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Nitrin, Inc. v. Bethlehem Steel Corp.

OPINION FILED JANUARY 23, 1976.

NITRIN, INC., PLAINTIFF-APPELLEE,

v.

BETHLEHEM STEEL CORPORATION, DEFENDANT-APPELLANT.



APPEAL from the Circuit Court of Cook County; the Hon. GEORGE FIEDLER, Judge, presiding.

MR. JUSTICE DRUCKER DELIVERED THE OPINION OF THE COURT:

This is an action brought by plaintiff against defendant and Foster Wheeler Corporation to recover damages caused by the failure of a large pressure vessel, known as a converter, at its Cordova, Illinois, anhydrous ammonia plant. Foster Wheeler was the general contractor that built the plant. Defendant was the manufacturer of the converter. At the close of plaintiff's evidence a directed verdict was entered in favor of Foster Wheeler. *fn1 The case against defendant was presented to the jury which returned a verdict in the amount of $4,769,907.50 in favor of plaintiff, and judgment was entered thereon. Defendant appeals, contending that (1) the recovery sought by plaintiff was barred by the terms of the contract for fabrication of the converter, and (2) certain evidentiary rulings by the court hindered it in the presentation of its defense. Defendant does not contend that the judgment was against the manifest weight of the evidence nor does it contest the size of the judgment. Plaintiff has cross-appealed, contending that (1) even if contractual provisions bar its recovery under a breach of contract or implied warranty, the judgment should still be upheld under its negligence theory, and (2) the court improperly struck a strict liability count in its complaint.

In August 1962 plaintiff contracted with Foster Wheeler for the construction of the anhydrous ammonia plant. The contract provided that Foster Wheeler would be responsible for the overall design of the plant and for field construction. It was contemplated that certain component parts of the plant would be manufactured by subcontractors. *fn2 Thus, in the late spring and summer of 1962, while Foster Wheeler was finalizing its agreement with plaintiff, it entered into negotiations with defendant for construction of the converter. They were initiated on May 29 when Foster Wheeler sent defendant an inquiry, dated May 23, to which was attached a document titled "Specifications for Forged and Welded Pressure Vessels." A provision of that document stated:

"XVIII. GUARANTEES

Vessels supplied under this standard are to be guaranteed by their supplier as free from fault in design, workmanship or materials for the specific conditions (exclusive of corrosion). Should any defects in workmanship or material develop within one year from first operation, not to exceed 18 months from date of shipment, defective equipment or materials are to be replaced without charge FOB supplier's shops."

This inquiry also provided:

"The vessel shall be designed for at least most severe conditions of pressure and temperature. Besides the internal pressure, the loading shall include all dead and superimposed loads, localized stresses and stresses through temperature gradients in vessel."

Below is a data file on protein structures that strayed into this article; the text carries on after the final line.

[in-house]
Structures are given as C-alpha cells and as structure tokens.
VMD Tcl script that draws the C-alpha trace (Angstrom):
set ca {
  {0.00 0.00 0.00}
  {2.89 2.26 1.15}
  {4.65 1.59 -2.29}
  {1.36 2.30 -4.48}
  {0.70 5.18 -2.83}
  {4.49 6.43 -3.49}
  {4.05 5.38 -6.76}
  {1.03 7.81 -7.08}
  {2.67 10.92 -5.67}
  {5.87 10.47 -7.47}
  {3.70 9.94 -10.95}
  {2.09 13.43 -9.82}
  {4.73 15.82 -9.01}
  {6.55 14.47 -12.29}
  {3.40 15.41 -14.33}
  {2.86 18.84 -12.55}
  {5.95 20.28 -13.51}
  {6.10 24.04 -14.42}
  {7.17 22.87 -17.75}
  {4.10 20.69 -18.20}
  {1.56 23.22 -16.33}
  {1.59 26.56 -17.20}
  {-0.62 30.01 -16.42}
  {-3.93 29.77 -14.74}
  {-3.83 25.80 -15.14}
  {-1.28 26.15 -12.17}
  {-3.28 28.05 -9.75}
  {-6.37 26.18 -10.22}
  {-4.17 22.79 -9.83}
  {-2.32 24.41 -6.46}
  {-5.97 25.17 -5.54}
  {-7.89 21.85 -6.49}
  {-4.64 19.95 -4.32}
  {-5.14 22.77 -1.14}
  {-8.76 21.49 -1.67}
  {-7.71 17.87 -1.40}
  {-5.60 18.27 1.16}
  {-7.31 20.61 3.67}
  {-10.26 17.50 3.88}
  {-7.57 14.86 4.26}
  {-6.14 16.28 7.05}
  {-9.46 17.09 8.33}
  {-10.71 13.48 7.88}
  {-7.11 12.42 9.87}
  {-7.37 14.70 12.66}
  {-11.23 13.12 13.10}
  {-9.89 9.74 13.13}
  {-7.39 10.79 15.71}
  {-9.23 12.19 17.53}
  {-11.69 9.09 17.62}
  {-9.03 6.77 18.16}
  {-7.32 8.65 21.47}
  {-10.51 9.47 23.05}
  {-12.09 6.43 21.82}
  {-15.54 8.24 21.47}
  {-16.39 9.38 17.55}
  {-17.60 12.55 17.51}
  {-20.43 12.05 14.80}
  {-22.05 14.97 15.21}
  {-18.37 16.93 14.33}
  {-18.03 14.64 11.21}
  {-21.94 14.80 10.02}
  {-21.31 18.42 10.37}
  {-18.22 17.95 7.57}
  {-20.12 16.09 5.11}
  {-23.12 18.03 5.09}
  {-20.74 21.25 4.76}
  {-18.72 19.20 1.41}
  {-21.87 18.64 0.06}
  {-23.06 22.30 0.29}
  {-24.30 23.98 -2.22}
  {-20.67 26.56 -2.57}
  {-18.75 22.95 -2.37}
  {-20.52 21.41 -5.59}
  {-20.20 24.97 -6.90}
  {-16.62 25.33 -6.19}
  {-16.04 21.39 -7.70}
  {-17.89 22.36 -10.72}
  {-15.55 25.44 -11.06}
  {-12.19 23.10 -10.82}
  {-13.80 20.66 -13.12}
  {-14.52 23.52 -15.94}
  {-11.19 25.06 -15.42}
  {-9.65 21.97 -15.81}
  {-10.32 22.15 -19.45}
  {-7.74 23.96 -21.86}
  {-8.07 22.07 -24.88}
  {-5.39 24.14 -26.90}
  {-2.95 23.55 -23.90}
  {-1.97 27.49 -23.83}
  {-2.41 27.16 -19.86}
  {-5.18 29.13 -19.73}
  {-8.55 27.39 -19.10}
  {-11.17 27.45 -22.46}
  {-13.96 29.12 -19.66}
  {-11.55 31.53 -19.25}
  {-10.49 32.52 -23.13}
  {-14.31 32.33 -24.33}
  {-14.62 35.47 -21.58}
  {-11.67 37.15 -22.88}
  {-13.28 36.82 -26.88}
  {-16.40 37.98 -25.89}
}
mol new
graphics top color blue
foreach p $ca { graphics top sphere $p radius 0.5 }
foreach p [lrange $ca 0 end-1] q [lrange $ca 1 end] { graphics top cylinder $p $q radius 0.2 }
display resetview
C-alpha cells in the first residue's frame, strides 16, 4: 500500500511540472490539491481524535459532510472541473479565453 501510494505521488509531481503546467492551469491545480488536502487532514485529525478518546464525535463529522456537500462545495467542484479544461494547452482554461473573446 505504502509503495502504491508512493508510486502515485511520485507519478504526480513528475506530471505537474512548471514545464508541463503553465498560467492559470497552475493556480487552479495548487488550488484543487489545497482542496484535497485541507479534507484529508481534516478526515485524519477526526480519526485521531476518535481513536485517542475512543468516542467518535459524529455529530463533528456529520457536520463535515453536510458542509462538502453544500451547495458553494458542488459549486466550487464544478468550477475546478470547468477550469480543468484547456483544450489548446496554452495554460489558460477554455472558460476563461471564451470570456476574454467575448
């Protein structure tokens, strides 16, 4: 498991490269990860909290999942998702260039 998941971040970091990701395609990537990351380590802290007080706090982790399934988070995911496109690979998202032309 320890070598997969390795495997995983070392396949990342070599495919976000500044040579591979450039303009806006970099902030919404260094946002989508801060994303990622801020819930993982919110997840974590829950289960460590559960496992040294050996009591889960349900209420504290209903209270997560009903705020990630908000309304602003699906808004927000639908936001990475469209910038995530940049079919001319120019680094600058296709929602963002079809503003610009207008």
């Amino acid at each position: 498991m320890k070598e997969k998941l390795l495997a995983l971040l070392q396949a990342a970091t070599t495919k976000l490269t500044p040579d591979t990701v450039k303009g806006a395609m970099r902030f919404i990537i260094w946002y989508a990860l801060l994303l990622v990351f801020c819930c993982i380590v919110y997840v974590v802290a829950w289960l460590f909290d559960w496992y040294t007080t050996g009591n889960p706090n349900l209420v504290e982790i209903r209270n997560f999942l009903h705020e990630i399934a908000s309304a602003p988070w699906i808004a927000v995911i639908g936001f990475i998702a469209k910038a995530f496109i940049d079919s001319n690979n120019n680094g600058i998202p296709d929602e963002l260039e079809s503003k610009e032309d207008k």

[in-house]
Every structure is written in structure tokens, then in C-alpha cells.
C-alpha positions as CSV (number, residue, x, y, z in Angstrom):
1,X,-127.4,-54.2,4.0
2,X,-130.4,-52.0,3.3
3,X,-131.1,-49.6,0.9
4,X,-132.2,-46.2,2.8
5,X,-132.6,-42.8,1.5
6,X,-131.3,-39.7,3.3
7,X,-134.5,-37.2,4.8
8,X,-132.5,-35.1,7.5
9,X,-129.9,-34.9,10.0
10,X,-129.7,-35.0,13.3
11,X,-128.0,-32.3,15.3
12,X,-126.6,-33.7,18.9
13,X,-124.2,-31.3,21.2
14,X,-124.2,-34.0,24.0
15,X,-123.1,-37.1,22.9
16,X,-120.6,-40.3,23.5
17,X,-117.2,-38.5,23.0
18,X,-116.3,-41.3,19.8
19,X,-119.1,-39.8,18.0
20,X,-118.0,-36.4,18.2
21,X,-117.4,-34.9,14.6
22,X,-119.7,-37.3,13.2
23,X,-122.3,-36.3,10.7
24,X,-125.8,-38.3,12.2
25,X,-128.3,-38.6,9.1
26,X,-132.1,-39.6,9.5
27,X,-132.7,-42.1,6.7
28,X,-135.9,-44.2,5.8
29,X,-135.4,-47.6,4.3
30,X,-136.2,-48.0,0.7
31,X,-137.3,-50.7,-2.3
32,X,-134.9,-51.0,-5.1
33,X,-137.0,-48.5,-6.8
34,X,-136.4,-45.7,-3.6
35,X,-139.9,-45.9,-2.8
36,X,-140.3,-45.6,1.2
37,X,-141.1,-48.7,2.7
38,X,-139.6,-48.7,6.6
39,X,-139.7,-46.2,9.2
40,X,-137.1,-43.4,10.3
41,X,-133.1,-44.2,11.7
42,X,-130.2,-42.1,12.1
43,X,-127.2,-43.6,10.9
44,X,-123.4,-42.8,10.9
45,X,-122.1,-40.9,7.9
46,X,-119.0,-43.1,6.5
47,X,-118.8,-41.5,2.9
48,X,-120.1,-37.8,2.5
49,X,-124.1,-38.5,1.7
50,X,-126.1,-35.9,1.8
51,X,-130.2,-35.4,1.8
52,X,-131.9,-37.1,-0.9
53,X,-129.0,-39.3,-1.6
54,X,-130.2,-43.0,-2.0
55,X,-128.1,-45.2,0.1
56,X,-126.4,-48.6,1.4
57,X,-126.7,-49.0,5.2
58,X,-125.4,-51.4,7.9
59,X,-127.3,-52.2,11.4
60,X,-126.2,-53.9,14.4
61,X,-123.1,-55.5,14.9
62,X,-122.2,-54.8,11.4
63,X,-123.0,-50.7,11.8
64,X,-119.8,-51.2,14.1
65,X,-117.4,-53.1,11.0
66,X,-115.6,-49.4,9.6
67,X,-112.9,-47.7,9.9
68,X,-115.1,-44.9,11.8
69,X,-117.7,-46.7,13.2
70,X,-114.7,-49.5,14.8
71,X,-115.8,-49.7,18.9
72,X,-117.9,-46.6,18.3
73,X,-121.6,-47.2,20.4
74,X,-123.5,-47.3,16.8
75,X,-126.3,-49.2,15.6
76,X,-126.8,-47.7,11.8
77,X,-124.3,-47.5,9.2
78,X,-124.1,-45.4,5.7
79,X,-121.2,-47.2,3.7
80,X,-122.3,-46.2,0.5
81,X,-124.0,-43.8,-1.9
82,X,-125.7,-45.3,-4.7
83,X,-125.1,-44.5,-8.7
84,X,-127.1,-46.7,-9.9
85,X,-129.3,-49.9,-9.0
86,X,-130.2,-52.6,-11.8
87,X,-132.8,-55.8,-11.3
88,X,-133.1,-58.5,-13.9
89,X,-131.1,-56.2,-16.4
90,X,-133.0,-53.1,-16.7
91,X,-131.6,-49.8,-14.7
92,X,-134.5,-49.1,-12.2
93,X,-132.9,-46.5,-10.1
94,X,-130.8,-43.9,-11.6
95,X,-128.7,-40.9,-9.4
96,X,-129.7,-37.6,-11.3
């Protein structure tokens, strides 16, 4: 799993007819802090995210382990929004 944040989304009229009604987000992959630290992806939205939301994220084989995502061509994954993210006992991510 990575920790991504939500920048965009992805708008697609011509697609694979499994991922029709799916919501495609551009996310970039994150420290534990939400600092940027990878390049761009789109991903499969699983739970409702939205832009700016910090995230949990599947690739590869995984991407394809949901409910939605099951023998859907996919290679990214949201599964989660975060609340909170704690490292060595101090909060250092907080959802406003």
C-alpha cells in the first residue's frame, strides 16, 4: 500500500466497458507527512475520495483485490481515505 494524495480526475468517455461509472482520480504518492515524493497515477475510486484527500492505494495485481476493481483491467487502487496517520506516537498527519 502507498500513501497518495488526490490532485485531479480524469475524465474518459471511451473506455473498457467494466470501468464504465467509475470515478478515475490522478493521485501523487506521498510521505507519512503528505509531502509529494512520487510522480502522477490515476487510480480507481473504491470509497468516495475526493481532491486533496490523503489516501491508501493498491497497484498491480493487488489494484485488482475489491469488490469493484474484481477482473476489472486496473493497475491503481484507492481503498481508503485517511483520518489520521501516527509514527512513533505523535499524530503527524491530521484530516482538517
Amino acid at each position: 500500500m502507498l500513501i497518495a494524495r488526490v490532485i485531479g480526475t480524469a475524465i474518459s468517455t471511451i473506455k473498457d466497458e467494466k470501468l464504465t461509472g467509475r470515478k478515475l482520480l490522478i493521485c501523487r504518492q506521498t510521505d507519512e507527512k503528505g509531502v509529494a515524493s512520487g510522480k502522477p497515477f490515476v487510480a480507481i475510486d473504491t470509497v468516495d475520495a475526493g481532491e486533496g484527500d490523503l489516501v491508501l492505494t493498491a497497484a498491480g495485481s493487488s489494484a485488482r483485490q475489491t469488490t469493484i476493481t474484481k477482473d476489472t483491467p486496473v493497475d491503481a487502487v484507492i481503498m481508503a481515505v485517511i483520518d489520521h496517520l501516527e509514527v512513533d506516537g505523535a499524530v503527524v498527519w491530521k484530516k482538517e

On June 7 Foster Wheeler sent defendant further specifications, labeled Material Requisition No. 3270-099A, which provided, in part, under the heading "Material and Workmanship Guarantees:"

"Vendor agrees to repair or replace FOB his plant, at his expense, any defective materials, equipment and/or machinery, provided defects are discovered within 18 months of date of shipment, or 12 months of plant start-up, whichever is earlier, and provided defects are not the result of erosion, corrosion and/or normal wear." (Emphasis added.)

The June 7 mailing also included, under the heading "Performance Guarantee," the following provision:

"In the event that equipment fails to perform as required by the specifications, vendor agrees to replace or modify his equipment to the extent that design performance can be met." (Emphasis added.)

On June 26 defendant made a price quotation for the materials required by Foster Wheeler. One of the terms of the question was that it "is subject to the attached `Terms and Conditions of Sale.'" The "Terms and Conditions of Sale" was a printed form prepared by defendant. Under the heading "Buyer's Remedies" it provided:

"Buyer's Remedies — If the material furnished to the Buyer shall fail to conform to the contract between the Buyer and the Seller (whether in failing to comply with any express or implied warranty or any applicable specifications or to be within the Seller's standard practices, tolerances, and variations or in any way whatsoever), the Seller shall replace non-conforming material at the original point of delivery and shall furnish instructions for the disposition of such non-conforming material. Any transportation charges involved in such disposition shall be for the Seller's account.

The Buyer's exclusive and sole remedy on account or in respect of the furnishing of non-conforming material shall be to secure replacement thereof as aforesaid. The Seller shall not in any event be liable for the cost of any labor expended on any non-conforming material or for any special, direct, indirect or consequential damages to anyone by reason of the fact that such material shall have been non-conforming." (Emphasis added.)